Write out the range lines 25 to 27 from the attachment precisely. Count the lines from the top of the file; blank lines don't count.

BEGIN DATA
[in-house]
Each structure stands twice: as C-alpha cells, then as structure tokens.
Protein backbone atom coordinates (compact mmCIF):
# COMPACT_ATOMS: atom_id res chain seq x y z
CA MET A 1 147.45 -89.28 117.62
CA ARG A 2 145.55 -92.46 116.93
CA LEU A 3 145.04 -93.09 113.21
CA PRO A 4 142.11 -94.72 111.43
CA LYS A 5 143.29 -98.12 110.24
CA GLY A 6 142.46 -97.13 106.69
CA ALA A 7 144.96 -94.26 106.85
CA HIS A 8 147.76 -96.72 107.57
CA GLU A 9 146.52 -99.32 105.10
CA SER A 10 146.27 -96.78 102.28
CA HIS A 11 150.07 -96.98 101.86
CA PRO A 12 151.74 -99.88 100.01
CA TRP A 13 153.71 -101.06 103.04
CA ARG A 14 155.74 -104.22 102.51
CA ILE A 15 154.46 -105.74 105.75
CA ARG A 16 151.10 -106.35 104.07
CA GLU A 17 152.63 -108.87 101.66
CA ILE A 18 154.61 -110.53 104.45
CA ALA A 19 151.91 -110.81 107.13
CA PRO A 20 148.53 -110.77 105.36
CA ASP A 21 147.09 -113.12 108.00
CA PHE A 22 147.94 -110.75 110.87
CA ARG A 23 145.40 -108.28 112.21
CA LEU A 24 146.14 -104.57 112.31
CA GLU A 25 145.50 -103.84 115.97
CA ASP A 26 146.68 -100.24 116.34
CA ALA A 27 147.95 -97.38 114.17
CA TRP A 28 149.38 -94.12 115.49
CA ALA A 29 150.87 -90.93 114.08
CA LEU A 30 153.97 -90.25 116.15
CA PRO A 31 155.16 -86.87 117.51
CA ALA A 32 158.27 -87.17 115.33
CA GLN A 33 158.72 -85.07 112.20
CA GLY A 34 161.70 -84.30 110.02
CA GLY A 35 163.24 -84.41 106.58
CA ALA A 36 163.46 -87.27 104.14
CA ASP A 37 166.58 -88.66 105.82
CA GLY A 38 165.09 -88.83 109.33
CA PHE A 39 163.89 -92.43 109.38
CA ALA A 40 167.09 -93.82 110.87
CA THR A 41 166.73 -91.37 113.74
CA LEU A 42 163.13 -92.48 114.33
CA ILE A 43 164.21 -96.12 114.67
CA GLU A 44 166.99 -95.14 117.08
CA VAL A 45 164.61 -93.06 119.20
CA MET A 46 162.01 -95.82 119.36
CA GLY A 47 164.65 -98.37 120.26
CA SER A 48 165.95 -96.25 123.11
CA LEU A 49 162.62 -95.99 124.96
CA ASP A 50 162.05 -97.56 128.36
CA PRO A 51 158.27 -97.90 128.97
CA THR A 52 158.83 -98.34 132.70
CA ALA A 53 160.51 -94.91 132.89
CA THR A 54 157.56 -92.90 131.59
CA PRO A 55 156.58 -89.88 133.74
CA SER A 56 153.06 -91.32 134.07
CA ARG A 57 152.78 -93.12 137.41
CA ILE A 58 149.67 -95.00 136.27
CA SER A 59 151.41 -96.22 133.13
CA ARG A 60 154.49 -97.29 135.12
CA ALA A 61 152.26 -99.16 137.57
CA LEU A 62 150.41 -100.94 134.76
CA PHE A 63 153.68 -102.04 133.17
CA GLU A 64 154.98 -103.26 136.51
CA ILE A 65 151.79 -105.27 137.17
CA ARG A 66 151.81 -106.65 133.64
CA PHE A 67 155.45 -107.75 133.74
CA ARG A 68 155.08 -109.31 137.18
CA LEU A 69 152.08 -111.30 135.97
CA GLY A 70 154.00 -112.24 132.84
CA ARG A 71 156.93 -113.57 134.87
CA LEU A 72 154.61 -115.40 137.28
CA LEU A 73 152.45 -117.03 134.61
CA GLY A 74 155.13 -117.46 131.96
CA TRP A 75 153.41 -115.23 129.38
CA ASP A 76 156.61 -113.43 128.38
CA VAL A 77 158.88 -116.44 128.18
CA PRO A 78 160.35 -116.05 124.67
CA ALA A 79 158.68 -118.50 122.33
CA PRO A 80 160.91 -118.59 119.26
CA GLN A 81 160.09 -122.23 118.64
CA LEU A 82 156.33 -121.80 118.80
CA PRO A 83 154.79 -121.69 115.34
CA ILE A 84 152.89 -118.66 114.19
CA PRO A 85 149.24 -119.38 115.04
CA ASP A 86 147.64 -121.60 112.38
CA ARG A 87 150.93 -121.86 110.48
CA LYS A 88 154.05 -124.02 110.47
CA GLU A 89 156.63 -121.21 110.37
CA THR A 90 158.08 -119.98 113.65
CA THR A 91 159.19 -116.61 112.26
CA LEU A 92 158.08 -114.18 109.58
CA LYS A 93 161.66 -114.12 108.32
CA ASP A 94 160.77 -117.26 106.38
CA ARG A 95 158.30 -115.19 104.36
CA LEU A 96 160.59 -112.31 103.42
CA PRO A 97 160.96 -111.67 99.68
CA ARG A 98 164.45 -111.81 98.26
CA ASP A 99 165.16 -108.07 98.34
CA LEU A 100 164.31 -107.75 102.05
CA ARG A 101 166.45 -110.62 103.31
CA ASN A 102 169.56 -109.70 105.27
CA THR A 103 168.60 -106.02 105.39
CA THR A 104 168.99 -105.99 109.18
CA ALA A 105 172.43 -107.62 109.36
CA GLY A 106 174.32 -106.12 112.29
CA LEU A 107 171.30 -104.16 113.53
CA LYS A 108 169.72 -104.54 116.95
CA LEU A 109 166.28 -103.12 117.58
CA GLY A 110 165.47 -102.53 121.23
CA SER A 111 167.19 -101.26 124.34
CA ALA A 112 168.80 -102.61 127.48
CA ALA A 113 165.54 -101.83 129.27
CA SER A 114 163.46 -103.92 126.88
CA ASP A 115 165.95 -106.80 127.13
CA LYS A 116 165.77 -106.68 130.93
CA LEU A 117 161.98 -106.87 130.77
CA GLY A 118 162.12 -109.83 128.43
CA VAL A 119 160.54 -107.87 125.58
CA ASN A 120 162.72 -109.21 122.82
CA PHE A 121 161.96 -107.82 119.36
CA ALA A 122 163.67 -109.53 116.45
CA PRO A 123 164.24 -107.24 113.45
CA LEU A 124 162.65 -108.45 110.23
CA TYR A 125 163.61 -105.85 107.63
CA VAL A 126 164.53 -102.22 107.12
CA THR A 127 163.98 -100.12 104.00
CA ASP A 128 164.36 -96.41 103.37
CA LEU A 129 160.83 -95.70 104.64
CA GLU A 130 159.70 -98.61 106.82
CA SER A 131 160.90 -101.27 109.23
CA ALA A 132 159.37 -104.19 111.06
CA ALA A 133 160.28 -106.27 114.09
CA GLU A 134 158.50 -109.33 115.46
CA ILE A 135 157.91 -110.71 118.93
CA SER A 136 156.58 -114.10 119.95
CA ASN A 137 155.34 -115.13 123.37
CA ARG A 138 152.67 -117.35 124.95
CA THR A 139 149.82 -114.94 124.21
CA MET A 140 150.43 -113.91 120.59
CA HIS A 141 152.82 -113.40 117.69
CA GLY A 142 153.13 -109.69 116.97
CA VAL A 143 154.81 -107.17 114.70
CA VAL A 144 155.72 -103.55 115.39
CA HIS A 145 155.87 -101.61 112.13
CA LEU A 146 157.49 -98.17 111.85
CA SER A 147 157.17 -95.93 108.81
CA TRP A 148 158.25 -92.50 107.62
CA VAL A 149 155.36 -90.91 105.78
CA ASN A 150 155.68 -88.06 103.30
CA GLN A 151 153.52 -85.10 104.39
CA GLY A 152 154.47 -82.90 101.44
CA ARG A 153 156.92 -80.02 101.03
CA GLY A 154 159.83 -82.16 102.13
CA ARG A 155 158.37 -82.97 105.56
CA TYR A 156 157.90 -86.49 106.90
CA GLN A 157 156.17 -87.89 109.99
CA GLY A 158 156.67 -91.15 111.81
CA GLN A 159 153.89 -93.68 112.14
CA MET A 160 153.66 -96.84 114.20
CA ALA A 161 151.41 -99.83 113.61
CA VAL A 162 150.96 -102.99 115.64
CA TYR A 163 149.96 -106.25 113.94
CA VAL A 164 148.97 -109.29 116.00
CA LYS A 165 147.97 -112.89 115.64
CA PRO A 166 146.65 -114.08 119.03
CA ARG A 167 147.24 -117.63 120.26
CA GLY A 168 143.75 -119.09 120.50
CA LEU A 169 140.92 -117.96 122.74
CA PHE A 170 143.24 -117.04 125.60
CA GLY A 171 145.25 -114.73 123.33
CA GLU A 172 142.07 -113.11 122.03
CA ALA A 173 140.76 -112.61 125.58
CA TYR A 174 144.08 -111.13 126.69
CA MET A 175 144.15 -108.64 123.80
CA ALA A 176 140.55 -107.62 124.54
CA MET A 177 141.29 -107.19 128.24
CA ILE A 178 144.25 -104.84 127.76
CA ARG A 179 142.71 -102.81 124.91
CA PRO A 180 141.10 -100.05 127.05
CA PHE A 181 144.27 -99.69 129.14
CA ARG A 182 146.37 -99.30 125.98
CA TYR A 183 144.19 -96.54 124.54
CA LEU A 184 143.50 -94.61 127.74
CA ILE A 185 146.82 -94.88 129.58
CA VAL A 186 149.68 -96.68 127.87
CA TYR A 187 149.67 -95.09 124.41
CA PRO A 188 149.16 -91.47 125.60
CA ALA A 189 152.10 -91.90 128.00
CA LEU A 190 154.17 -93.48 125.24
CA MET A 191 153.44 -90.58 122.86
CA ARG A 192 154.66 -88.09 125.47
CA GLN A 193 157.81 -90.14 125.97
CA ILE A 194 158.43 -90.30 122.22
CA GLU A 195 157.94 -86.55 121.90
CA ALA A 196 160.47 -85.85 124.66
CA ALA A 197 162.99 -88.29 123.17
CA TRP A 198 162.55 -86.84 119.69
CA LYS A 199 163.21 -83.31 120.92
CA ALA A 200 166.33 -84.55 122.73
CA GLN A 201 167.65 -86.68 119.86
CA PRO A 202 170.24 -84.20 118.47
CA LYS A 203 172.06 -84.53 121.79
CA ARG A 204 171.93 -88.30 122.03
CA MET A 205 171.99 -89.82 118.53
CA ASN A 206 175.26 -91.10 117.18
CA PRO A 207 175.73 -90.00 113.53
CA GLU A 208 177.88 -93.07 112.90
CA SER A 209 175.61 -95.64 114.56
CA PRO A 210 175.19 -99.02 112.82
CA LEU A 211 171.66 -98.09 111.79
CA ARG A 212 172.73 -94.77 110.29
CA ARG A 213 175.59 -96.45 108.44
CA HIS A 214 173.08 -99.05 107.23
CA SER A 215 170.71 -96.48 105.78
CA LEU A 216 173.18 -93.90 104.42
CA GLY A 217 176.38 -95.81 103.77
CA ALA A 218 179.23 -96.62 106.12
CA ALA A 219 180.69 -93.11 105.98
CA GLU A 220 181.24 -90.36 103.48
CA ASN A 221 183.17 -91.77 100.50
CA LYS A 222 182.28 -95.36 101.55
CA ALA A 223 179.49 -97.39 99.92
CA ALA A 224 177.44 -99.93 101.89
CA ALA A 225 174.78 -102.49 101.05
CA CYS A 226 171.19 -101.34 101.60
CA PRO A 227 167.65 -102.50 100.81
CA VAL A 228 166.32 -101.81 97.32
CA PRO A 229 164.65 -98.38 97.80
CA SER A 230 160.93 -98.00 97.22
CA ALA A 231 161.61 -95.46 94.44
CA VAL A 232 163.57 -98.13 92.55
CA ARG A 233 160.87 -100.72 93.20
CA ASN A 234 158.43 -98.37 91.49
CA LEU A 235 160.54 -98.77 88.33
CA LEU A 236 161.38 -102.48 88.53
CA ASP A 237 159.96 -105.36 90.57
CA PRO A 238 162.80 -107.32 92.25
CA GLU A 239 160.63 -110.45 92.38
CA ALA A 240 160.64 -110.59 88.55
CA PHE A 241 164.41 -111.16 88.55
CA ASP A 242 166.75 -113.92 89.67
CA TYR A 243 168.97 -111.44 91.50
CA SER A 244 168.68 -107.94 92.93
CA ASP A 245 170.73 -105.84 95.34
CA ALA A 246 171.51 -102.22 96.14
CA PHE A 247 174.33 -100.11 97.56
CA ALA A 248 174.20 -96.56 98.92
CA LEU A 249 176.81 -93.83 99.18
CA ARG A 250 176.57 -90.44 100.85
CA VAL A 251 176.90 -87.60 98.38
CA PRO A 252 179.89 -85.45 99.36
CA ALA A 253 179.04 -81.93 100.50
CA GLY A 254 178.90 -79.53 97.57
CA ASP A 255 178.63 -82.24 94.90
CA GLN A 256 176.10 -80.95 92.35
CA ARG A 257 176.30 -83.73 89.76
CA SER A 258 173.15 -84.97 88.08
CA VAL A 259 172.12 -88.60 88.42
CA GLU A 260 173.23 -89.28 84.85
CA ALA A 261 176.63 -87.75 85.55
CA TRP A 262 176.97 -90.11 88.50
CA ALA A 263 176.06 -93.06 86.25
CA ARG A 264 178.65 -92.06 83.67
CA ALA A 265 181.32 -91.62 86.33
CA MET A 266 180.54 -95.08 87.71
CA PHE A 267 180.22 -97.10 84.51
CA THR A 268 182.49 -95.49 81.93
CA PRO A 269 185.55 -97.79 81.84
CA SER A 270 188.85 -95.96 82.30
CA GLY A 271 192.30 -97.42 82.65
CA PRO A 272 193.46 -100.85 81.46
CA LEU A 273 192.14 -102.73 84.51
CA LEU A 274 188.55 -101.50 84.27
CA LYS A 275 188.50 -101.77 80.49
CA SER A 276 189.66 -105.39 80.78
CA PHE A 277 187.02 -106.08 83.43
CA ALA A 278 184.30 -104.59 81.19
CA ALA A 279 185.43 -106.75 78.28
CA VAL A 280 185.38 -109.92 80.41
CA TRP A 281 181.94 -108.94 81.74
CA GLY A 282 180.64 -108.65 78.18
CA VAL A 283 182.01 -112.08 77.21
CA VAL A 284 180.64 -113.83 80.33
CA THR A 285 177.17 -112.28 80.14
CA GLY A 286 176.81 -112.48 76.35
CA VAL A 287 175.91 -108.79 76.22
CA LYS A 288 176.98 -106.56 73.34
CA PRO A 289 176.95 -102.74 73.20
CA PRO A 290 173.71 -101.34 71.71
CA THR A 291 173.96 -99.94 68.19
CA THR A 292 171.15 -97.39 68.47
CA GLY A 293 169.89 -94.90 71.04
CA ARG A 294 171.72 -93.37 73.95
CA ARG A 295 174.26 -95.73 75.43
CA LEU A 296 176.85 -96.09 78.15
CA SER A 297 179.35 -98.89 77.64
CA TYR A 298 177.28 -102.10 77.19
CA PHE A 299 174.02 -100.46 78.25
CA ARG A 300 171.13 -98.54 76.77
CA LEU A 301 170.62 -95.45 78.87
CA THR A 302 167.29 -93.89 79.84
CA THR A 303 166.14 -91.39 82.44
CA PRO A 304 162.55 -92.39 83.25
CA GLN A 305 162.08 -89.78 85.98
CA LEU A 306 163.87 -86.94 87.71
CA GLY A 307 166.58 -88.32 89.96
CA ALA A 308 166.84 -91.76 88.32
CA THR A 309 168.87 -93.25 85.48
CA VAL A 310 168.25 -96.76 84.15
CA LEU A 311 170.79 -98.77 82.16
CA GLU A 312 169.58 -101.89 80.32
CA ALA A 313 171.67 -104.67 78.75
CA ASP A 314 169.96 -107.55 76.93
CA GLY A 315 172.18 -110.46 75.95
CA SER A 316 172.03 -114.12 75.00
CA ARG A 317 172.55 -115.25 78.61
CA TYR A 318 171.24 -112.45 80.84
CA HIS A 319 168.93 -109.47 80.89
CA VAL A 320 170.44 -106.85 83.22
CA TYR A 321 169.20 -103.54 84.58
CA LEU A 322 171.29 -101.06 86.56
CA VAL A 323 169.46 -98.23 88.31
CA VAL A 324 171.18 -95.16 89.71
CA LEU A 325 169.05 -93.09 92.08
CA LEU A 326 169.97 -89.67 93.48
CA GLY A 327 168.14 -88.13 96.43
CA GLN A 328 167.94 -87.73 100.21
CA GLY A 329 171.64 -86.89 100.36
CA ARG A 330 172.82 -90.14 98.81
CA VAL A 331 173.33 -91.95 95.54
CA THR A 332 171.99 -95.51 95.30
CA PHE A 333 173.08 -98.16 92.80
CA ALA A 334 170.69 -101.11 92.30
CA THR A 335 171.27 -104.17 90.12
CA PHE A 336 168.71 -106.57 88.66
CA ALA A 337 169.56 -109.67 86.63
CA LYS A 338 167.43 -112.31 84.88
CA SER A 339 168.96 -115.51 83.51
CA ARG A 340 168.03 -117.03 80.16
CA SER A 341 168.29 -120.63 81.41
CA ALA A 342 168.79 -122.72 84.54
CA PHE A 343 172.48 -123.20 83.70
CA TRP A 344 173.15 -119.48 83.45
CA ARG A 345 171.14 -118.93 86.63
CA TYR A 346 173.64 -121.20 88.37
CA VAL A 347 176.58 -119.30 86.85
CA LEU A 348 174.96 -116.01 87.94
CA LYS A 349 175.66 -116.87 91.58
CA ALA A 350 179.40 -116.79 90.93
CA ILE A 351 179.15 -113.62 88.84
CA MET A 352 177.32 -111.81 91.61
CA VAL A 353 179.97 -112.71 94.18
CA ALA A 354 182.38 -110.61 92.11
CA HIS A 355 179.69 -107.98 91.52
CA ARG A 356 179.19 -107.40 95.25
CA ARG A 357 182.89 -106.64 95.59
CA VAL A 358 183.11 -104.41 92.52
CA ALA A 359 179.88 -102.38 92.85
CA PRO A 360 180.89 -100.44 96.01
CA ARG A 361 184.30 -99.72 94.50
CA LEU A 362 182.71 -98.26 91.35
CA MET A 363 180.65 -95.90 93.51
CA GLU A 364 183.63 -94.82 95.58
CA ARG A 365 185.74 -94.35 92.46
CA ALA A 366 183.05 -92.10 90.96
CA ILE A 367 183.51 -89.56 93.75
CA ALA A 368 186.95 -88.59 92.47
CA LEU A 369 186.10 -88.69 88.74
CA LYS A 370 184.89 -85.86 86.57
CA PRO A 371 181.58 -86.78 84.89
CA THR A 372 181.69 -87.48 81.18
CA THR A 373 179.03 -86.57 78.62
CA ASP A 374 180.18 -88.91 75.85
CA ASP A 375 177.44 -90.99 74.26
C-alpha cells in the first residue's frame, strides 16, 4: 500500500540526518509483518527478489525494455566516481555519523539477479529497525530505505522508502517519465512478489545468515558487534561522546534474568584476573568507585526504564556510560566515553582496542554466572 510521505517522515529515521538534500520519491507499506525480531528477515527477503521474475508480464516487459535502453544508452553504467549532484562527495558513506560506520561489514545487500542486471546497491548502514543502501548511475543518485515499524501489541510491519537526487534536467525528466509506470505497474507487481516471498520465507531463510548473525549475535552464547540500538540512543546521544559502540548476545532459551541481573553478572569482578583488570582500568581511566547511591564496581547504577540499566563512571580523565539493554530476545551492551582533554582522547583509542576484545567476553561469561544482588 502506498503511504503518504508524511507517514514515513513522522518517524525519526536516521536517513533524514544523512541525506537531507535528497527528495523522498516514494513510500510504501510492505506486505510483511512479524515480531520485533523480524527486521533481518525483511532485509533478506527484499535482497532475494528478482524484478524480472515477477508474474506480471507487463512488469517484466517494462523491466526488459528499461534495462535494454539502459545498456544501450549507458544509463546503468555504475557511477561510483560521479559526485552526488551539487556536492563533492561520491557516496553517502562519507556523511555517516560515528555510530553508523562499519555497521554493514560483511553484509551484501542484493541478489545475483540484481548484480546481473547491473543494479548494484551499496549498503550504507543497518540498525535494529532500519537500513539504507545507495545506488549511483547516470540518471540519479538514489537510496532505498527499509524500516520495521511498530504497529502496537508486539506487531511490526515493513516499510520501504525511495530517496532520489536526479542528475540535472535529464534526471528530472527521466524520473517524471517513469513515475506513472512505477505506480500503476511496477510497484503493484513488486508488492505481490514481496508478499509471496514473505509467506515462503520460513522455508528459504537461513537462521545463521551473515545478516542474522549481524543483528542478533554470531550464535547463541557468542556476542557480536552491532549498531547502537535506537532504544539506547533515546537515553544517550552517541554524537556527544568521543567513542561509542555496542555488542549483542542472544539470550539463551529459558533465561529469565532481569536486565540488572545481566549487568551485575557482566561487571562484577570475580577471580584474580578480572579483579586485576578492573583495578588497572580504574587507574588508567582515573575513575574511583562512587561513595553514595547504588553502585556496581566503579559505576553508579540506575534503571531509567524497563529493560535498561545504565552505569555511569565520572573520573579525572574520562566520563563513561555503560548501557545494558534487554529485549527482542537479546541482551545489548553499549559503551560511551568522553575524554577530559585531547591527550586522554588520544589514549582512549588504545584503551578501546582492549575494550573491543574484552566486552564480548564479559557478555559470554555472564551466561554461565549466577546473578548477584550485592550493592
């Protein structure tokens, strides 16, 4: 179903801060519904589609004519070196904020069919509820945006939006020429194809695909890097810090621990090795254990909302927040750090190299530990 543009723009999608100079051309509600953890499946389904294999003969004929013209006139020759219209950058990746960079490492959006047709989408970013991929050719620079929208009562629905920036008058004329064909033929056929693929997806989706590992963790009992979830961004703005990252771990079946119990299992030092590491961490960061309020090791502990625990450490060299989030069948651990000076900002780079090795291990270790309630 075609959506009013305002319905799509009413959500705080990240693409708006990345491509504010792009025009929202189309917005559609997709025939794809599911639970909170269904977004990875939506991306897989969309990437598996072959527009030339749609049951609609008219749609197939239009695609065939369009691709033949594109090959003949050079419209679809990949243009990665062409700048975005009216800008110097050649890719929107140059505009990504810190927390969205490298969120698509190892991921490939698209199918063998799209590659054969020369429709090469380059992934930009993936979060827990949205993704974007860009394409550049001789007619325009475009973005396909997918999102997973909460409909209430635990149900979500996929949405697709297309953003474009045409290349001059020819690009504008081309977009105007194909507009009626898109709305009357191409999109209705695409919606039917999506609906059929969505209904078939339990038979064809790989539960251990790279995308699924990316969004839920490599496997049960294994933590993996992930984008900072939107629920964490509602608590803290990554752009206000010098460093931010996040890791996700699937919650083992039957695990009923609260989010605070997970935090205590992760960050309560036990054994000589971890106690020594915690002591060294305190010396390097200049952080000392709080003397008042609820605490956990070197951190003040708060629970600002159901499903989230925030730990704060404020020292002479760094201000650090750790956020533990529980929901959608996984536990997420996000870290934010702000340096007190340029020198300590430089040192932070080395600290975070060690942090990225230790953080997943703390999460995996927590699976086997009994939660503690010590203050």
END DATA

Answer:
CA ASP A 21 147.09 -113.12 108.00
CA PHE A 22 147.94 -110.75 110.87
CA ARG A 23 145.40 -108.28 112.21